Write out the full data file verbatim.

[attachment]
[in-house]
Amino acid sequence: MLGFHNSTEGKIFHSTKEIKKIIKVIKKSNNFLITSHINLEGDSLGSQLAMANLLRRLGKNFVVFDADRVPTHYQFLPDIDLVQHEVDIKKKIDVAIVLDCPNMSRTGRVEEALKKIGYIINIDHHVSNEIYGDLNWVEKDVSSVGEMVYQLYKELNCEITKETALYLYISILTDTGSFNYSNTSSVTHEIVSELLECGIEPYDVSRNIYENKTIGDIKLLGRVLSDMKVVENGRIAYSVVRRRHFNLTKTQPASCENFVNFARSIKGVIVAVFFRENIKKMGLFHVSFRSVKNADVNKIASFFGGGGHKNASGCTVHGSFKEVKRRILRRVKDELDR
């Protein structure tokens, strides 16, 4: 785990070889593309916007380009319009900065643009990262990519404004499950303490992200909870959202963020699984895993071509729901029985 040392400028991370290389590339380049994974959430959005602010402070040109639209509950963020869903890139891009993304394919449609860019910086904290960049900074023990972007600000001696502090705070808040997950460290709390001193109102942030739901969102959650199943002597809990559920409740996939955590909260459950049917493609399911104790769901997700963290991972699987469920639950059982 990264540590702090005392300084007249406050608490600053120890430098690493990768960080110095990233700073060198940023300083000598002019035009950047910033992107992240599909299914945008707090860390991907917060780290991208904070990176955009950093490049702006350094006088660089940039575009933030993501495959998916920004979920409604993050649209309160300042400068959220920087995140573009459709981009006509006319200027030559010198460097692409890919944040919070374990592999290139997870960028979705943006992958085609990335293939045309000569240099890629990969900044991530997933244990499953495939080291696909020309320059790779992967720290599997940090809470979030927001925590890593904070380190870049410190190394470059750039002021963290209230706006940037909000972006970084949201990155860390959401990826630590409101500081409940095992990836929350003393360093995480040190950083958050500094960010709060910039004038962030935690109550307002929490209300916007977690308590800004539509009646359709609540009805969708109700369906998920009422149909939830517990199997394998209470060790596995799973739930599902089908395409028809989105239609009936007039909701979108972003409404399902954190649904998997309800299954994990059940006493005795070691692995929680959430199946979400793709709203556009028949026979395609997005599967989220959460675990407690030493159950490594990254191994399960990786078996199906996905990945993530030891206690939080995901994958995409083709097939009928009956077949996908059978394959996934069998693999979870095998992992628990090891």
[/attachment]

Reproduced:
[in-house]
Amino acid sequence: MLGFHNSTEGKIFHSTKEIKKIIKVIKKSNNFLITSHINLEGDSLGSQLAMANLLRRLGKNFVVFDADRVPTHYQFLPDIDLVQHEVDIKKKIDVAIVLDCPNMSRTGRVEEALKKIGYIINIDHHVSNEIYGDLNWVEKDVSSVGEMVYQLYKELNCEITKETALYLYISILTDTGSFNYSNTSSVTHEIVSELLECGIEPYDVSRNIYENKTIGDIKLLGRVLSDMKVVENGRIAYSVVRRRHFNLTKTQPASCENFVNFARSIKGVIVAVFFRENIKKMGLFHVSFRSVKNADVNKIASFFGGGGHKNASGCTVHGSFKEVKRRILRRVKDELDR
């Protein structure tokens, strides 16, 4: 785990070889593309916007380009319009900065643009990262990519404004499950303490992200909870959202963020699984895993071509729901029985 040392400028991370290389590339380049994974959430959005602010402070040109639209509950963020869903890139891009993304394919449609860019910086904290960049900074023990972007600000001696502090705070808040997950460290709390001193109102942030739901969102959650199943002597809990559920409740996939955590909260459950049917493609399911104790769901997700963290991972699987469920639950059982 990264540590702090005392300084007249406050608490600053120890430098690493990768960080110095990233700073060198940023300083000598002019035009950047910033992107992240599909299914945008707090860390991907917060780290991208904070990176955009950093490049702006350094006088660089940039575009933030993501495959998916920004979920409604993050649209309160300042400068959220920087995140573009459709981009006509006319200027030559010198460097692409890919944040919070374990592999290139997870960028979705943006992958085609990335293939045309000569240099890629990969900044991530997933244990499953495939080291696909020309320059790779992967720290599997940090809470979030927001925590890593904070380190870049410190190394470059750039002021963290209230706006940037909000972006970084949201990155860390959401990826630590409101500081409940095992990836929350003393360093995480040190950083958050500094960010709060910039004038962030935690109550307002929490209300916007977690308590800004539509009646359709609540009805969708109700369906998920009422149909939830517990199997394998209470060790596995799973739930599902089908395409028809989105239609009936007039909701979108972003409404399902954190649904998997309800299954994990059940006493005795070691692995929680959430199946979400793709709203556009028949026979395609997005599967989220959460675990407690030493159950490594990254191994399960990786078996199906996905990945993530030891206690939080995901994958995409083709097939009928009956077949996908059978394959996934069998693999979870095998992992628990090891």